“I’ve only been writing lyrics for a year and I have notebooks of trash that I hope no one ever sees. I don’t know if I should burn them or what,” Jesse laughed. He recommends “Writing Better Lyrics” as a resource for anyone interested in songwriting. “How much songwriting you do is dependent on the daily ritual of notebooking and journaling, and how much creative thought falls through you. You also have to be ok with throwing your garbage away. The ideas that stick around are the ones you work with.
“Instruments aren’t important in songwriting, it’s just about ideas,” he said. “I love how songwriters metabolize their life through their writing."
Favorite thing to eat in Austin – Quality Seafood: “I get something different every time. The food is great, but what I like about it the most is that it's not part of the “new” Austin food scene. I spent a lot of time working in food service, so I have a strong opinion about what restaurant experiences should be – and it’s more than just food. Quality Seafood is also one of the biggest cross sections of all the population in Austin: you see whatever Austin has to offer diversity wise every time you go.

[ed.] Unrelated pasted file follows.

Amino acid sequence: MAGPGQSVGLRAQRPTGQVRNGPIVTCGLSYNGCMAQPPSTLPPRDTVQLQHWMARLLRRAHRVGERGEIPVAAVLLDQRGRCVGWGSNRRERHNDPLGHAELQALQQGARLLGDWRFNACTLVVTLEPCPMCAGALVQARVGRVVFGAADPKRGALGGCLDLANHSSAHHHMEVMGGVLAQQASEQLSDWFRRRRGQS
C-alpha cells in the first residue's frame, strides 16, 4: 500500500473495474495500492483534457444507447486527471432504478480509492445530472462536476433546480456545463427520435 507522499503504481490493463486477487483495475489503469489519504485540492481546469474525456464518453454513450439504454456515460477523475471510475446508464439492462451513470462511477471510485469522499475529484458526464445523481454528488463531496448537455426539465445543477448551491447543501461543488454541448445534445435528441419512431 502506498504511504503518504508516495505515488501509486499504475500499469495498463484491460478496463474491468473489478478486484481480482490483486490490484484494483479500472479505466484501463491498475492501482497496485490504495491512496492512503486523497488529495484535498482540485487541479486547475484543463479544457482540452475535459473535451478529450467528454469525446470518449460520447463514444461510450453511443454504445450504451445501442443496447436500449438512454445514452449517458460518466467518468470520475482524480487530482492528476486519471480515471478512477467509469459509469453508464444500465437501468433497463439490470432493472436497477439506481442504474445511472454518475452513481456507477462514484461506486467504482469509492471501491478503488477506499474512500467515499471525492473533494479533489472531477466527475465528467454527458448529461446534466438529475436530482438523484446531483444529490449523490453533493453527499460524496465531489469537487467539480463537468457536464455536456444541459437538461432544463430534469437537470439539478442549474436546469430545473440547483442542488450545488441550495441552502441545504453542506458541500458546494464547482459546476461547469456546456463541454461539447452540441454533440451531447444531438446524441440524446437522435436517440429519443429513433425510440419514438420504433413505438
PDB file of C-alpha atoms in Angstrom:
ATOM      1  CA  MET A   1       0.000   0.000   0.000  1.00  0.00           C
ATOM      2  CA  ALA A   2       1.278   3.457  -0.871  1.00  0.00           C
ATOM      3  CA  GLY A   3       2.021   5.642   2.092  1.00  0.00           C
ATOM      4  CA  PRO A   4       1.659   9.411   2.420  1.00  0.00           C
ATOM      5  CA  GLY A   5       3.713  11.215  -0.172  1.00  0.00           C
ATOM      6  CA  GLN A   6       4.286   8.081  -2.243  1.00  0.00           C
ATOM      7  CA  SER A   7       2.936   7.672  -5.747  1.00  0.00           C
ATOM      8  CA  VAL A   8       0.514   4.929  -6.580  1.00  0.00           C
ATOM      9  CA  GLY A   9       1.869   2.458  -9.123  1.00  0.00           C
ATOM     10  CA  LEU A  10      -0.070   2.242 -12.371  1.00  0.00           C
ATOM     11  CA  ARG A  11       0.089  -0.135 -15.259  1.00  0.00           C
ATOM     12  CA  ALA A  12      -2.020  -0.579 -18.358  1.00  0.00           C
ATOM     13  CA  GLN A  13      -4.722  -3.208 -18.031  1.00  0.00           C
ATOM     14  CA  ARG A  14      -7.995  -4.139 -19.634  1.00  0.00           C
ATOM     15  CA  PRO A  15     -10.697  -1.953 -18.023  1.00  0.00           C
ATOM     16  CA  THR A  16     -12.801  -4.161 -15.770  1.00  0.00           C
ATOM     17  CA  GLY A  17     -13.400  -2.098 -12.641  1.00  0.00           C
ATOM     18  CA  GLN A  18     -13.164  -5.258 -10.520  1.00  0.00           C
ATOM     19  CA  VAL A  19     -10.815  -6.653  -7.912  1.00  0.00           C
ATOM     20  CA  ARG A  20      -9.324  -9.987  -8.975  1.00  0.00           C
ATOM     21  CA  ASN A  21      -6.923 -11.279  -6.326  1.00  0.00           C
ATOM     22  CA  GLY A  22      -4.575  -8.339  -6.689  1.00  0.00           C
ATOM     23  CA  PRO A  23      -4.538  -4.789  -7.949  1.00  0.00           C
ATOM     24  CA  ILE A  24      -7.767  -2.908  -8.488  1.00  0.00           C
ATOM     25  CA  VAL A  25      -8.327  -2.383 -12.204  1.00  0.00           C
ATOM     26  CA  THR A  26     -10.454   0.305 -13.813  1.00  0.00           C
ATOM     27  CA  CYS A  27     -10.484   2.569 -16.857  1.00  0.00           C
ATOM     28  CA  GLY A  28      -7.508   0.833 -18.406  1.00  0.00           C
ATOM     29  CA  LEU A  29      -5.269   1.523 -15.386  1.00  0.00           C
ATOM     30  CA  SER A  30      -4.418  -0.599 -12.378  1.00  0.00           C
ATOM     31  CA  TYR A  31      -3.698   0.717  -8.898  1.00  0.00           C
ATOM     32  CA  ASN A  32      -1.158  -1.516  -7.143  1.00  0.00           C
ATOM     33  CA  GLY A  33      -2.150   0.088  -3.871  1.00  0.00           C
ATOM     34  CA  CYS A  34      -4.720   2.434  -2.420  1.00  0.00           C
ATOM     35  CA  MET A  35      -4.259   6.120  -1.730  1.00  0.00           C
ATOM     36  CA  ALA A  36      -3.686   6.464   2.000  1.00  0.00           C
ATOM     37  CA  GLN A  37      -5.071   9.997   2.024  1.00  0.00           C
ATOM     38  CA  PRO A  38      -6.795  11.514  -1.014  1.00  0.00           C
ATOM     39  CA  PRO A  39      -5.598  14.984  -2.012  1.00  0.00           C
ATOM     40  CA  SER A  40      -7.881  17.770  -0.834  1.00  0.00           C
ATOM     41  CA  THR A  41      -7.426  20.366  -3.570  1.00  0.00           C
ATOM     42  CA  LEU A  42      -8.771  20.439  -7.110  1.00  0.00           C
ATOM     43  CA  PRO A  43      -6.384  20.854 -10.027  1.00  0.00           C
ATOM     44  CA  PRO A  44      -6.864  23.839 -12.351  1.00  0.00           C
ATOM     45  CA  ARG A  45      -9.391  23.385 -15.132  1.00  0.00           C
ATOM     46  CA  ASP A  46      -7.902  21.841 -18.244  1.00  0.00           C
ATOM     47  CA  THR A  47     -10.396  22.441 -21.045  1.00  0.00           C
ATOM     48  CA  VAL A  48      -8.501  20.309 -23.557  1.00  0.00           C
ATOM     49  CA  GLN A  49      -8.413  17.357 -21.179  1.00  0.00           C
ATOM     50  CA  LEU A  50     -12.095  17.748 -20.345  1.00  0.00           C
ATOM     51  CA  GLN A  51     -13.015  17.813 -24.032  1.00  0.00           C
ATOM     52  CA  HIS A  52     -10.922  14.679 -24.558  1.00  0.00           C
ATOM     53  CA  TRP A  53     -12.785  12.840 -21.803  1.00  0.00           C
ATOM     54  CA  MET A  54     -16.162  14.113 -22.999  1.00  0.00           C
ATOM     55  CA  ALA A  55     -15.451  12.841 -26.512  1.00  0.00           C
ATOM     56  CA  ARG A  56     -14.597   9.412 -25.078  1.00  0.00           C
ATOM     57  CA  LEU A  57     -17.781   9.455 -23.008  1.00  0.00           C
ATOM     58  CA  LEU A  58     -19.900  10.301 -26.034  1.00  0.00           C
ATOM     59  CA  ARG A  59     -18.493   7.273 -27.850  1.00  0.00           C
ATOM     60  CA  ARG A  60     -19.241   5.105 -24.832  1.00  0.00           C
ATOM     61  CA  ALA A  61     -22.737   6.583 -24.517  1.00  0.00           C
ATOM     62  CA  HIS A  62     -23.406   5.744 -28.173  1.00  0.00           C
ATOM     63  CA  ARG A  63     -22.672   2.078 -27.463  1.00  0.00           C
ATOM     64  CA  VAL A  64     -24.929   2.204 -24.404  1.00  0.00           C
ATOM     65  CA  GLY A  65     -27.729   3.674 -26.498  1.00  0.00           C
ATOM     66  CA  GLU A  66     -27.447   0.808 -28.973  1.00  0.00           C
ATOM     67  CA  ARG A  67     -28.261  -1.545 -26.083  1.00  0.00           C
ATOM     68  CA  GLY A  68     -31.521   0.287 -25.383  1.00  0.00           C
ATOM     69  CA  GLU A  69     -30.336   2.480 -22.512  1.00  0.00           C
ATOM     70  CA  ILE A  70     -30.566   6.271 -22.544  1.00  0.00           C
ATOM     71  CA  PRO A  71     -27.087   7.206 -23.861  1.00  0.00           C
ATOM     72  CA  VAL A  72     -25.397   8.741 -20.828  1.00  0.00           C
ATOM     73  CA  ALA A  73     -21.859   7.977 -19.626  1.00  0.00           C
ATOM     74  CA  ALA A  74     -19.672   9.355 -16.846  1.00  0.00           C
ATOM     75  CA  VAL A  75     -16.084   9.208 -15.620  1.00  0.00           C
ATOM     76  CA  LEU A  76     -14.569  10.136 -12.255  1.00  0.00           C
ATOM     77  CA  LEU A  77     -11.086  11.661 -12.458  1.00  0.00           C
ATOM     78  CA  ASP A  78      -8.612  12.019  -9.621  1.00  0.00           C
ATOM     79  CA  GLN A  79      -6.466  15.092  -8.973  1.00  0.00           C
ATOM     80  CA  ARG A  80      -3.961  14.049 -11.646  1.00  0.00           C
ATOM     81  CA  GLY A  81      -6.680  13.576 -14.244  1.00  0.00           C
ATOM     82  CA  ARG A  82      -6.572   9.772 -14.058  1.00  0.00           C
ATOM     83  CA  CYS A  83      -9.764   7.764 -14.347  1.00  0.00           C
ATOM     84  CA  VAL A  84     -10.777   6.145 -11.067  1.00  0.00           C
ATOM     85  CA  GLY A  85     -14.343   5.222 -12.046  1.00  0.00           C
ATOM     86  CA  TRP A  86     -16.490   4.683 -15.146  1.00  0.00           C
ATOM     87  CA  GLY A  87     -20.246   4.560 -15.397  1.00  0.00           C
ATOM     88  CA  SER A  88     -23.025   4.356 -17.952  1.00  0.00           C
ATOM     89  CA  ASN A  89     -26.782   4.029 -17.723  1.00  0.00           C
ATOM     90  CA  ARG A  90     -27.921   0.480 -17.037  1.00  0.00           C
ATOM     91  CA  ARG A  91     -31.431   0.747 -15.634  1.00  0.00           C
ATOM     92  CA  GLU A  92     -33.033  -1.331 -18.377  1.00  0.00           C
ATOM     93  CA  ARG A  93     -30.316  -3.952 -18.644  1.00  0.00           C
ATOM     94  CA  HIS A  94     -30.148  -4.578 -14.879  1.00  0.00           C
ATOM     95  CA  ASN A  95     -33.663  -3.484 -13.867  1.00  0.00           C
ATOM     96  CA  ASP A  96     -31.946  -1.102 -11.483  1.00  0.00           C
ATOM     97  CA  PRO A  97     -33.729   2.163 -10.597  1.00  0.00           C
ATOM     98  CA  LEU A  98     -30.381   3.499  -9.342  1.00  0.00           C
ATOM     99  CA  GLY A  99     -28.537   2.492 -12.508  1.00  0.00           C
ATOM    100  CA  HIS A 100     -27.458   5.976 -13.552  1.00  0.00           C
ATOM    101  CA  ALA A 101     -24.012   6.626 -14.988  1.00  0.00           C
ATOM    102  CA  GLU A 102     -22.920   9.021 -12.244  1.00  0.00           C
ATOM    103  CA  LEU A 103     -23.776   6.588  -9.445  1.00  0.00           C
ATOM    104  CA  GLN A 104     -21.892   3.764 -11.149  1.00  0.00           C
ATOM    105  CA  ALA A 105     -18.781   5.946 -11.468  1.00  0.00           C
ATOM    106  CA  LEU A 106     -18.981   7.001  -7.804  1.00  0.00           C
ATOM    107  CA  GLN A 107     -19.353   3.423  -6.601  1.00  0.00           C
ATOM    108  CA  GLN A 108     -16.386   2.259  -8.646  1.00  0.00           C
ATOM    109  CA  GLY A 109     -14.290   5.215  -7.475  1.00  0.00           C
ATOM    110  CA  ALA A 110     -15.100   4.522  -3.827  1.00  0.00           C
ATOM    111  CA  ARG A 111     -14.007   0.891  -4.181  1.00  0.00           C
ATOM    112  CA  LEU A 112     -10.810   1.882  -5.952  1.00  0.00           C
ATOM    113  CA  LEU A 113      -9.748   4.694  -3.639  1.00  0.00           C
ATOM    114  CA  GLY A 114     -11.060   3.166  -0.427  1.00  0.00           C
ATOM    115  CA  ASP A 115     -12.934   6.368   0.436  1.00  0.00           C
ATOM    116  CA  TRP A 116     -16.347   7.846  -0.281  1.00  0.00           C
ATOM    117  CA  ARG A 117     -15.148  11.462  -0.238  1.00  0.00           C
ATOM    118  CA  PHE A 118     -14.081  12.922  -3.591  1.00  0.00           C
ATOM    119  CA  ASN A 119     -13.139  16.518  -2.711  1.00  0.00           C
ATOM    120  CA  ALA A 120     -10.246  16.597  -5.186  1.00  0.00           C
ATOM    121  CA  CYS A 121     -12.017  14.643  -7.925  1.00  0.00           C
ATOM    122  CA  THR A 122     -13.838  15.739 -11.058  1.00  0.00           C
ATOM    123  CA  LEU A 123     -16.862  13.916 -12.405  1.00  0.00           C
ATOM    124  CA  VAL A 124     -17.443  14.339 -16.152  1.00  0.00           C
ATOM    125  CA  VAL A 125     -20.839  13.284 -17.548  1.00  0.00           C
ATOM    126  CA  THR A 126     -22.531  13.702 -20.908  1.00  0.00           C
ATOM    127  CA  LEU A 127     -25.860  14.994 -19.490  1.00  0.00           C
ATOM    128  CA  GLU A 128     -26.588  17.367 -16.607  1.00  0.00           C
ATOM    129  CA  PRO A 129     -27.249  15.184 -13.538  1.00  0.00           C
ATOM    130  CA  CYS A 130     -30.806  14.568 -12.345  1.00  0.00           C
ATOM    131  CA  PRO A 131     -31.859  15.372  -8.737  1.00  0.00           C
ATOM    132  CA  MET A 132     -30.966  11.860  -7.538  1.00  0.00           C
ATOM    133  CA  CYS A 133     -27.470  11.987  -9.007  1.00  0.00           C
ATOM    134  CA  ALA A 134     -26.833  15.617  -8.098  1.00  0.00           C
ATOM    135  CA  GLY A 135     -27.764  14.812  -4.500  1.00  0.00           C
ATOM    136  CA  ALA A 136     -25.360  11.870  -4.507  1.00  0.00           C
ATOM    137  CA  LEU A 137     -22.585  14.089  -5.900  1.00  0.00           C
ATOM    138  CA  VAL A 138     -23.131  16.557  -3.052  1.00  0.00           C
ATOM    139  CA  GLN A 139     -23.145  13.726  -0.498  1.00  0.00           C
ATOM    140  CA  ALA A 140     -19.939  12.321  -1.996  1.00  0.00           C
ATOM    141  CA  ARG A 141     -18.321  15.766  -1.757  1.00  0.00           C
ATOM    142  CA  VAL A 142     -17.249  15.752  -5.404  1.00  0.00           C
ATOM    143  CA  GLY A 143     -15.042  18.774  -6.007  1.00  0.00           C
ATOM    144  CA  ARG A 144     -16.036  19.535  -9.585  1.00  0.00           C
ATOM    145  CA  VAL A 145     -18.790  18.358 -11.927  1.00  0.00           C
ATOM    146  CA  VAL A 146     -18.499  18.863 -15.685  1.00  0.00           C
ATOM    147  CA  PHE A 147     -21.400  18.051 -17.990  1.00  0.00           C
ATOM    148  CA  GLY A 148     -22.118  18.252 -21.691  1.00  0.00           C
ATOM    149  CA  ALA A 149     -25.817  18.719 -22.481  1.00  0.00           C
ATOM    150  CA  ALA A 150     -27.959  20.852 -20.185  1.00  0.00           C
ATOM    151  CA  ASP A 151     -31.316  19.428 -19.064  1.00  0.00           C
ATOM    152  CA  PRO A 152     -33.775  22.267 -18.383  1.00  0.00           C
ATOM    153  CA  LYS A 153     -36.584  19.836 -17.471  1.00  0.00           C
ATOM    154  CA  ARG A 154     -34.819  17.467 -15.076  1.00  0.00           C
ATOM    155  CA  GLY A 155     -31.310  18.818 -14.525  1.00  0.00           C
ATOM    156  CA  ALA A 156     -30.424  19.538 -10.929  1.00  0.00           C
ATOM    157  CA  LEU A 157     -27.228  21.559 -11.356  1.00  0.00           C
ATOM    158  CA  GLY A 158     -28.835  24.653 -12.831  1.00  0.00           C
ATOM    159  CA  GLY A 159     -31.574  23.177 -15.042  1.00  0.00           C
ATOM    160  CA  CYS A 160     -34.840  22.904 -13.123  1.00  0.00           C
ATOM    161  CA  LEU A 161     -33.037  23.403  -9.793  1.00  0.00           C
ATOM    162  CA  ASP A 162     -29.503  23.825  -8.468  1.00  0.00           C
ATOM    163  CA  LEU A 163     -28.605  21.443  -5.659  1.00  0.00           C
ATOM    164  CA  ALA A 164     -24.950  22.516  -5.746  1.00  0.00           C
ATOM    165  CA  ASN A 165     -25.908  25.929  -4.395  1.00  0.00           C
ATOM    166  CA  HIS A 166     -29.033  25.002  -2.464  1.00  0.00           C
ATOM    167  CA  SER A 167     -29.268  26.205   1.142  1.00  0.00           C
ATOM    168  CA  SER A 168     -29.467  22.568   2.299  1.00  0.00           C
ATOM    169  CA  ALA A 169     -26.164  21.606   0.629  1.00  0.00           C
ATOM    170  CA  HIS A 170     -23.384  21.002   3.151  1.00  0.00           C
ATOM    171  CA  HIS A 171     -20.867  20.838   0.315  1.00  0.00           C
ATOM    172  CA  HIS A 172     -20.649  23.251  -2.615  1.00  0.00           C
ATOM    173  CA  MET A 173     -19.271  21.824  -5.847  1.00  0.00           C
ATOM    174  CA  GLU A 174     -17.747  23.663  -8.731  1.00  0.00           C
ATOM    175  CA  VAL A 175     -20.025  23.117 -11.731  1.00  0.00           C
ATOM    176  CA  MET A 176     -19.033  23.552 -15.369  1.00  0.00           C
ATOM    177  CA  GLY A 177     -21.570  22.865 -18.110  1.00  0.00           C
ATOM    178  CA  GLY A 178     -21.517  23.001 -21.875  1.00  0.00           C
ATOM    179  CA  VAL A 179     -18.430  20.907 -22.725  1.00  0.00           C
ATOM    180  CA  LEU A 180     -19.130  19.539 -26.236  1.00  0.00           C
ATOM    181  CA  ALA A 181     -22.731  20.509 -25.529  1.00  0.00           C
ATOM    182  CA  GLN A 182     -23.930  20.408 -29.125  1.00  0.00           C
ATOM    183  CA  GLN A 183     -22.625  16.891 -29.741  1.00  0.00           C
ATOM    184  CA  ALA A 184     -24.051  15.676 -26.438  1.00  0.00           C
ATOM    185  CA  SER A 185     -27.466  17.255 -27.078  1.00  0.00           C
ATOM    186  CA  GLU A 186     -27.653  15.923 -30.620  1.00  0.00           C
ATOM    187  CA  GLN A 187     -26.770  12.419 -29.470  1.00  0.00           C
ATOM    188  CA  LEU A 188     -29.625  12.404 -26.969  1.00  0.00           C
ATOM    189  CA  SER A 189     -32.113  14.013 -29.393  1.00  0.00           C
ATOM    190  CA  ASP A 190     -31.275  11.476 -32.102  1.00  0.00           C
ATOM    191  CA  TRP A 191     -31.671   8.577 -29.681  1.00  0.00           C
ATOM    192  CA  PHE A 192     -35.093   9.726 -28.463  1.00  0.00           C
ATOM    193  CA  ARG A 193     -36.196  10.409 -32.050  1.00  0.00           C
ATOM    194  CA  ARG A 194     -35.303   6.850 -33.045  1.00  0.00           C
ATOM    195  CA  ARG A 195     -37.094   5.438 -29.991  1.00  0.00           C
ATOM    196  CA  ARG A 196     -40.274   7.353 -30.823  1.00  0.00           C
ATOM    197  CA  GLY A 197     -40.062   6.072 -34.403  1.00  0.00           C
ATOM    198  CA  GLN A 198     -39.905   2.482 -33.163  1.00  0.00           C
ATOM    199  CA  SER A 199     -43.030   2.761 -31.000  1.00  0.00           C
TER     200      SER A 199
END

Article by Tiffany Harelik / Photos by Letitia Smith
Doug Strahan (Stray-Han; two syllables) drove to Austin to join the music scene in 1999. “It was warmer than Illinois and I wanted to learn how to play country,” says Strahan. Upon arrival, he picked up gigs, dug into records, and listened to everyone who was out playing at the time. Wearing a pair of boots he bought with spare change, Doug took off his hat and rolled a cigarette to start our interview.